Urban Meyer says Ohio State's quarterback battle is a 'big decision' for Ryan Day

On3 imageby:Nick Schultz03/17/23


As spring practice gets underway, Ohio State is gearing up for a changing of the guard at quarterback. CJ Stroud is out of the picture as a projected top-five pick in the 2023 NFL Draft, which means Kyle McCord and Devin Brown will compete to replace him as the Buckeyes’ QB1.

It’s an important decision for head coach Ryan Day. But his predecessor and former boss, Urban Meyer, think’s it could be a “strenuous” one for multiple reasons in the era of NIL and the transfer portal. The two players bring different skillsets to the table, and Meyer pointed that out when he discussed pending the competition.

“I think Devin Brown and Kyle McCord, they’re different [types] of players,” Meyer told On3’s J.D. PicKell on The Hard Count. “One’s more of a drop-back pocket player and one’s kind of an athlete, run around. I’ve been there. It’s going to be a very strenuous decision because what happens nowadays, when a guy loses a battle, a lot of times, they leave and go start somewhere else, which you can’t fault that player for doing that. This is a big decision.”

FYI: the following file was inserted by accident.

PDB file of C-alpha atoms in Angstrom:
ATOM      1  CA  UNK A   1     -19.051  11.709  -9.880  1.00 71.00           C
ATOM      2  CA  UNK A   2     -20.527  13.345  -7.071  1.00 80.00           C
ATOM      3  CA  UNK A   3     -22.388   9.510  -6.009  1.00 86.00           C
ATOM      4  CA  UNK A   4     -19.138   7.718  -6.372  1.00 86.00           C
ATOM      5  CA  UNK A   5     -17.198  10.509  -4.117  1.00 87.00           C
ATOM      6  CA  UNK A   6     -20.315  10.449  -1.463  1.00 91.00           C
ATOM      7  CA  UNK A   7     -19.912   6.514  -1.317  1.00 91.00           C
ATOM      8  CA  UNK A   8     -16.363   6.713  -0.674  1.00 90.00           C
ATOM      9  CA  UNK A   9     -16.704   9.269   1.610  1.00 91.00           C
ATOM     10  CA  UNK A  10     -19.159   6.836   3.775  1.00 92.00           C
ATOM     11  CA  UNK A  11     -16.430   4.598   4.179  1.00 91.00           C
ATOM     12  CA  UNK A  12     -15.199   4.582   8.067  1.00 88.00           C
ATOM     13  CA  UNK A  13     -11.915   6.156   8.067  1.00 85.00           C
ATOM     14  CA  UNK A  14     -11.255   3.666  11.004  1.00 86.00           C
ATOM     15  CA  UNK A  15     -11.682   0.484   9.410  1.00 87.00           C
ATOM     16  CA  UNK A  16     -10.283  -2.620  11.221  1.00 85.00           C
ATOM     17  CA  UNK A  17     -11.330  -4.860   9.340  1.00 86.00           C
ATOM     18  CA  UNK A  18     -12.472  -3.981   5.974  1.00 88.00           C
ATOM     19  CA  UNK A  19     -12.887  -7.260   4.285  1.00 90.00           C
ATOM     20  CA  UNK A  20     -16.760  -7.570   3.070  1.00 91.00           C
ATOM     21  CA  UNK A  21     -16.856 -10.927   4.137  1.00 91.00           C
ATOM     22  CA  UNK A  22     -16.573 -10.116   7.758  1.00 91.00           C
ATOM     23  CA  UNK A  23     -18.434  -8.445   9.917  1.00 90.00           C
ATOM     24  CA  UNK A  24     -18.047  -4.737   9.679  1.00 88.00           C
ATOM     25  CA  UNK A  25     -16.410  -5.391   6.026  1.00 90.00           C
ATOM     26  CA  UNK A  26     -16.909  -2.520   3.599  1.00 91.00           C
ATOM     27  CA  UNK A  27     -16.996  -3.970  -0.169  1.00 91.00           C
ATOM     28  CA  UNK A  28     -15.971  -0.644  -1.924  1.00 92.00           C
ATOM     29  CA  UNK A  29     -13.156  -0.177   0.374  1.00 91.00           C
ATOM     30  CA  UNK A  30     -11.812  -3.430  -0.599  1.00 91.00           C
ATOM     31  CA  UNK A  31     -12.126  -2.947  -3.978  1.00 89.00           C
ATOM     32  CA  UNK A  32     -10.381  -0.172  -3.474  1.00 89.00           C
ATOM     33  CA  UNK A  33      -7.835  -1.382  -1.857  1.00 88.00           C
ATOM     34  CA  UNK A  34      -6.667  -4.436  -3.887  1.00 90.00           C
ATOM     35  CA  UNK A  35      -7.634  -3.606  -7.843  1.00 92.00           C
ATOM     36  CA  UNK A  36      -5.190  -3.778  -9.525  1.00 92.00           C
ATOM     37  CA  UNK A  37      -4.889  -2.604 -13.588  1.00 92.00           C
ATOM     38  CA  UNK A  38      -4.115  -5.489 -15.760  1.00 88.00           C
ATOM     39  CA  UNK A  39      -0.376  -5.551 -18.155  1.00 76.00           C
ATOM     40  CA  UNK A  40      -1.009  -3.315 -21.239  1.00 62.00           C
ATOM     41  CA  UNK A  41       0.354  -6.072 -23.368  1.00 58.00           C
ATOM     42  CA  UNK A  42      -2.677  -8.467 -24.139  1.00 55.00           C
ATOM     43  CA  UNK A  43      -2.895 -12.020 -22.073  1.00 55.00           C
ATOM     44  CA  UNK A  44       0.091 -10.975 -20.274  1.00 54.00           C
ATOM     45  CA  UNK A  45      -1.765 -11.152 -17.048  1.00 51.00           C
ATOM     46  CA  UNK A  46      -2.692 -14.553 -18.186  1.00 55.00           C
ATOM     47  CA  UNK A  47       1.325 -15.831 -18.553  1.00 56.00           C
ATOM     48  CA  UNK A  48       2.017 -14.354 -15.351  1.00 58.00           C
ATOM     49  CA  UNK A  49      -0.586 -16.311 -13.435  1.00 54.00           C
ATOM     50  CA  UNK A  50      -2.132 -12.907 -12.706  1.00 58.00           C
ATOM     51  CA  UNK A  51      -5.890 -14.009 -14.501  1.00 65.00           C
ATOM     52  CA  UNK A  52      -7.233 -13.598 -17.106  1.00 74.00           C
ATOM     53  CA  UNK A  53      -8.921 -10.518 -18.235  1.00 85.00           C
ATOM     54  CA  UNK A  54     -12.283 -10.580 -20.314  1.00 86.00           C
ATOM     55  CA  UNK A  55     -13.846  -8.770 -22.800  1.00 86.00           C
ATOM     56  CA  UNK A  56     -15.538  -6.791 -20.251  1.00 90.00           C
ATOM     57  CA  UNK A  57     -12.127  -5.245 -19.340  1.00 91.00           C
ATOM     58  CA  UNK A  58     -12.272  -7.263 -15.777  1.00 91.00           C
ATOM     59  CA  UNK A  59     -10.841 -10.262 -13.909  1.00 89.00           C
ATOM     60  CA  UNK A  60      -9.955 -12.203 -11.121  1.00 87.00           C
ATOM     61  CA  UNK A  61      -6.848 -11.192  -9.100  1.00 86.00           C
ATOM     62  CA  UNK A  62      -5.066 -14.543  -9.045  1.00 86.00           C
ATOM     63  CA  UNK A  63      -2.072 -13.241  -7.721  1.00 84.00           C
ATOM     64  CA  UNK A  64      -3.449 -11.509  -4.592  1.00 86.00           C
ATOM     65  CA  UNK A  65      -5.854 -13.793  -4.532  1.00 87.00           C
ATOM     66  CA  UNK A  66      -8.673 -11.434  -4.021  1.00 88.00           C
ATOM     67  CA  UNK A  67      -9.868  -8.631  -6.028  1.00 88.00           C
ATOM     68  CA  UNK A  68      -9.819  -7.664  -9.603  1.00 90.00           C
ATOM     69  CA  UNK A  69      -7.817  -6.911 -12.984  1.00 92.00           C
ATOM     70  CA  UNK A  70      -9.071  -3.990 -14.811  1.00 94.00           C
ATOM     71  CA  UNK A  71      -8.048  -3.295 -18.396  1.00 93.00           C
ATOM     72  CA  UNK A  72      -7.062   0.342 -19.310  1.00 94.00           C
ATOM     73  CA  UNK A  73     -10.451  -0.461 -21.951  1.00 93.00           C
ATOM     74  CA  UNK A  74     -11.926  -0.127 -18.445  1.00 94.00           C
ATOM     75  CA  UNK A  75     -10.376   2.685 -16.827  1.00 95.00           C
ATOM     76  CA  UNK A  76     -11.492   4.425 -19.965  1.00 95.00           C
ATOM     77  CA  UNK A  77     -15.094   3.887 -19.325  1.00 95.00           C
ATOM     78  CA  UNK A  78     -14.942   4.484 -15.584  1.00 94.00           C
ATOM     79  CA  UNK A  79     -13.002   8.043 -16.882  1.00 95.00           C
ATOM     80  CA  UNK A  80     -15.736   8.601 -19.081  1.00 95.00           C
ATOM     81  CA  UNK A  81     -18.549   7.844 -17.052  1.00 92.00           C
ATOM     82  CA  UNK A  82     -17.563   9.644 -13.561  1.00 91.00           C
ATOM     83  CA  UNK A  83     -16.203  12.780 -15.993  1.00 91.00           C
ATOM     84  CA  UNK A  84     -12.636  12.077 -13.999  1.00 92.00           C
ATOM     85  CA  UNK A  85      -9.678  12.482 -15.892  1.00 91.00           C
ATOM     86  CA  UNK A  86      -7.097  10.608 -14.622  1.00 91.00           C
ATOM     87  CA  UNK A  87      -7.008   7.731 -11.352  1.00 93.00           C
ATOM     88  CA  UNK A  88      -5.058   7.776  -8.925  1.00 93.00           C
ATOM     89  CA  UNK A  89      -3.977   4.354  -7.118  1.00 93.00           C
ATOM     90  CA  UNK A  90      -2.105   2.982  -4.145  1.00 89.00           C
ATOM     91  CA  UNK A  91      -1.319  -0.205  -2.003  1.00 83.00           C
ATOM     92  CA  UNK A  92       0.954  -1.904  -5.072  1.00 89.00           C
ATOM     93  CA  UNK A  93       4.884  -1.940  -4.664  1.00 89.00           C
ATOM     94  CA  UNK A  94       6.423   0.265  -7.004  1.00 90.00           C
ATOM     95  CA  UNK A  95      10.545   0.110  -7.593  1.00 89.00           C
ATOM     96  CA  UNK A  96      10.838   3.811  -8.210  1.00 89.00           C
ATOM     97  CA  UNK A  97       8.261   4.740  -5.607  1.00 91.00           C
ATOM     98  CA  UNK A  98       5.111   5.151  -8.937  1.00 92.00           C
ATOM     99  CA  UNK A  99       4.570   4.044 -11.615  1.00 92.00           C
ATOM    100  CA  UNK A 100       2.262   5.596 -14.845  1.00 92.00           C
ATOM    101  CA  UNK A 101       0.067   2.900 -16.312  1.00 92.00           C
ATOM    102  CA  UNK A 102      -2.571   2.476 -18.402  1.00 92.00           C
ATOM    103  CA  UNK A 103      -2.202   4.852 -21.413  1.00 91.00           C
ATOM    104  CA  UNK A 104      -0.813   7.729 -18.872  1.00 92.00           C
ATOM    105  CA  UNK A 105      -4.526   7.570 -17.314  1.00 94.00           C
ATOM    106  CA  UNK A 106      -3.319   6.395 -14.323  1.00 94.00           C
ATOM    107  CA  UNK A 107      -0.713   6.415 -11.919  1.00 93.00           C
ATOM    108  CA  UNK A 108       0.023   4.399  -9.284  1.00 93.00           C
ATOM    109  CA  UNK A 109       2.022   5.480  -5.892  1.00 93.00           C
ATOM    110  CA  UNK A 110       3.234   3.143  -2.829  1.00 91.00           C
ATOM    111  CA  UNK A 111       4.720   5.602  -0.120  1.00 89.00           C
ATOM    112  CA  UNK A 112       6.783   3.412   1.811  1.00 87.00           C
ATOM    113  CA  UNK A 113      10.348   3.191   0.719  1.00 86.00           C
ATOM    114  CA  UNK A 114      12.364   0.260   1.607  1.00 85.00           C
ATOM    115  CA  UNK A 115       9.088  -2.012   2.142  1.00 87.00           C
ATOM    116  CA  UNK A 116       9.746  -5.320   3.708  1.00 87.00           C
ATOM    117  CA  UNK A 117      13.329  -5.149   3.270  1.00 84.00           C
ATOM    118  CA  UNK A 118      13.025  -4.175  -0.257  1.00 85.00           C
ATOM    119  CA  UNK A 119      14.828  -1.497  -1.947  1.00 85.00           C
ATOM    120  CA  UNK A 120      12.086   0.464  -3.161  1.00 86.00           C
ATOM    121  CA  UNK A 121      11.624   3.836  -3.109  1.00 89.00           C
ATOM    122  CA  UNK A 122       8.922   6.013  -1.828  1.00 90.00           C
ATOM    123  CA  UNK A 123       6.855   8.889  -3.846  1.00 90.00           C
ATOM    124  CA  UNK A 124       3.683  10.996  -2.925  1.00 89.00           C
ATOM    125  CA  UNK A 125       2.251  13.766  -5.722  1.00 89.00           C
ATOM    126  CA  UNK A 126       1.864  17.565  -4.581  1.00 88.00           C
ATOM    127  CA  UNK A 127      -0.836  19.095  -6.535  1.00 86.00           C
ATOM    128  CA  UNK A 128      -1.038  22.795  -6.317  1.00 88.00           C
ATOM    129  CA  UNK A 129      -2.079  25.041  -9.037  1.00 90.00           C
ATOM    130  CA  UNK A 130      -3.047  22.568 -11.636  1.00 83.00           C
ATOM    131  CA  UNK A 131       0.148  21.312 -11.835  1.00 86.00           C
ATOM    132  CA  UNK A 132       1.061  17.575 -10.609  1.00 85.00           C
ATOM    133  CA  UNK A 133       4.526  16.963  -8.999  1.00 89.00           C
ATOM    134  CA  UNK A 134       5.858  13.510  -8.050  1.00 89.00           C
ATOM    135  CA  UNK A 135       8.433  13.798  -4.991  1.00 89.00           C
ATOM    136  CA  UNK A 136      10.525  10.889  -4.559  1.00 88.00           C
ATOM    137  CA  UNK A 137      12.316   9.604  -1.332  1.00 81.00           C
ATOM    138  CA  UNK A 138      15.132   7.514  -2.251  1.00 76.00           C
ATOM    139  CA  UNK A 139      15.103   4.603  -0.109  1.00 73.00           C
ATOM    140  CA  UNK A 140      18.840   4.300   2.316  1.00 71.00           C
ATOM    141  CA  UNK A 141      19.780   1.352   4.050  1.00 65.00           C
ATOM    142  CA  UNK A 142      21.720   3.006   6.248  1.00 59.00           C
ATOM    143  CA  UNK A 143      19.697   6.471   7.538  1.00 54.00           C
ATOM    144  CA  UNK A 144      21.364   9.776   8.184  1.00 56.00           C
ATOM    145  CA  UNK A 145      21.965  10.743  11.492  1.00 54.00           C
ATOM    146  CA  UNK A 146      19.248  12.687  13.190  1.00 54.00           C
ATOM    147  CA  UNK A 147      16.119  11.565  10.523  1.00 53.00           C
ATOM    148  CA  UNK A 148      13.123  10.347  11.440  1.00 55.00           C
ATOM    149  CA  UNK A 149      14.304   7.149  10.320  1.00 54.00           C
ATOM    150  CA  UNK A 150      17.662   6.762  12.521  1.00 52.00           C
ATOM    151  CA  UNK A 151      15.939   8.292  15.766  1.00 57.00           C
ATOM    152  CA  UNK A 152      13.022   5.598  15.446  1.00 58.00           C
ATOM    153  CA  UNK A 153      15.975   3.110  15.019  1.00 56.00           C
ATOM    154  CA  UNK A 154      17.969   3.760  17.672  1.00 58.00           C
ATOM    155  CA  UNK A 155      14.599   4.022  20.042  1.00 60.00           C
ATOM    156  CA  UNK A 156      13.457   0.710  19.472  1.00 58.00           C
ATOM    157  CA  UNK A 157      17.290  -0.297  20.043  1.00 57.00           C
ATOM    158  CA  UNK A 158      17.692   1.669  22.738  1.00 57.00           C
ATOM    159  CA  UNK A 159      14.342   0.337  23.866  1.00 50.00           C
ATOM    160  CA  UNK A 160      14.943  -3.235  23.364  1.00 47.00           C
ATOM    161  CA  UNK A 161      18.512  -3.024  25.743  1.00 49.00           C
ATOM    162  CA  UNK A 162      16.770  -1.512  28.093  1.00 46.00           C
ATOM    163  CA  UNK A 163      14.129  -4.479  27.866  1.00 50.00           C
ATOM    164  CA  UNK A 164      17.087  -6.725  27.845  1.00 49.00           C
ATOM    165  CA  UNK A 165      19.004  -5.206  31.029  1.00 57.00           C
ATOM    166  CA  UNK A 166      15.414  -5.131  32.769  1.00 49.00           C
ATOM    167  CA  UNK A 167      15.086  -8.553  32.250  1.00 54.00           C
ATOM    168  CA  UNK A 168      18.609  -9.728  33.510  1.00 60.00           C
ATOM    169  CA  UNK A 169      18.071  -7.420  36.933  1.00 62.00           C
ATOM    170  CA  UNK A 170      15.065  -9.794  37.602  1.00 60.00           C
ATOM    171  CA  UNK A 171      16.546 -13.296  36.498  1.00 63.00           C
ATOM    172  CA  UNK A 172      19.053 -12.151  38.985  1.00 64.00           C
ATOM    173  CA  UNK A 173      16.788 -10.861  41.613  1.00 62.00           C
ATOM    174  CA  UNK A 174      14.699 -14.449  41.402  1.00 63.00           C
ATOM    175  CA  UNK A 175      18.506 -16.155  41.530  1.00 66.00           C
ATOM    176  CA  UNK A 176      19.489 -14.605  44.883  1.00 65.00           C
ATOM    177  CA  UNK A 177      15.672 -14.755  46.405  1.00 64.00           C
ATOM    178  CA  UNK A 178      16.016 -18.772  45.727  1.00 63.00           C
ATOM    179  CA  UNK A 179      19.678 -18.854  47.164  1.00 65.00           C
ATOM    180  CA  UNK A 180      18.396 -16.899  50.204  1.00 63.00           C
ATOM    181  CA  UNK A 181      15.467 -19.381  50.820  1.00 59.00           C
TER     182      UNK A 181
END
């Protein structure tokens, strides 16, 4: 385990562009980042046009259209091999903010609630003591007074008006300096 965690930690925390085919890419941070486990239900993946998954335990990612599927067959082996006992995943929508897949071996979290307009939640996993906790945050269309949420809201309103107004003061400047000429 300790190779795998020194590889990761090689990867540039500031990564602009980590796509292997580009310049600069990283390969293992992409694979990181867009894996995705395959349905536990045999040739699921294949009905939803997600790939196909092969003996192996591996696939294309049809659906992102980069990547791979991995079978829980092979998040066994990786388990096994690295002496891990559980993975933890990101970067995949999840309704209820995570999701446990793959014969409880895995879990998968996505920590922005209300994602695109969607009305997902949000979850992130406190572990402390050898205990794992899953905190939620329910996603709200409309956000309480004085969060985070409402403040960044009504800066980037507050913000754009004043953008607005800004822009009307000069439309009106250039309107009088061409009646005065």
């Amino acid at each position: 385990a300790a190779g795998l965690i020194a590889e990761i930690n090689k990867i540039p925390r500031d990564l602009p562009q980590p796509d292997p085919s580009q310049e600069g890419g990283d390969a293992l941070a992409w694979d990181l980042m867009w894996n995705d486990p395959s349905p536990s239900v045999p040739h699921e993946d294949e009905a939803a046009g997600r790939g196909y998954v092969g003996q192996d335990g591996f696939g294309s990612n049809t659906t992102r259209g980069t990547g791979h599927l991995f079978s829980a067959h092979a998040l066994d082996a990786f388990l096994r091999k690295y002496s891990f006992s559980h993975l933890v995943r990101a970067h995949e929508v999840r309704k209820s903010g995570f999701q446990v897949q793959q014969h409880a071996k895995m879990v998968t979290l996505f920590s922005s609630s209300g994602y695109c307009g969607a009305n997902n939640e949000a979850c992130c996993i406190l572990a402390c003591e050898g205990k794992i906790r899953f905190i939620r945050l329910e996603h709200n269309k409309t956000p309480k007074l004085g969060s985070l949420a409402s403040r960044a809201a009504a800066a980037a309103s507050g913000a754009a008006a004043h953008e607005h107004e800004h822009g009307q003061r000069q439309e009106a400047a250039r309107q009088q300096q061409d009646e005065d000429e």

McCord has experience on his side entering the spring, appearing in 12 games over the last two seasons with Ohio State behind Stroud. In that time, he threw for 606 yards and three touchdowns, including 190 yards and a touchdown in 2022. Brown, a redshirt freshman, appeared in two games and had one rushing attempt to his name last year. But all eyes are on them as spring ball starts.

Meyer knows a thing or two about quarterback competitions, too, from his time at Ohio State. He shared what he looked for as quarterbacks battled for the starting job — and he said it involves more than just stats. He used to look at qualities beyond the box score and stat sheet.

“I want to see — a quarterback’s job, how he throws it, his completion percentage, does he take care of the ball, those are all very critical — but does he score touchdowns? Does he get first downs and does he get touchdowns,” Meyer told PicKell. “That’s all I cared about. Now I would always have a category two, three, four five. And that would be completion percentage, accuracy on the short, medium and long throws, etc. — those are all tangibles. The other tangibles is that ‘Does he score points and move the team?’”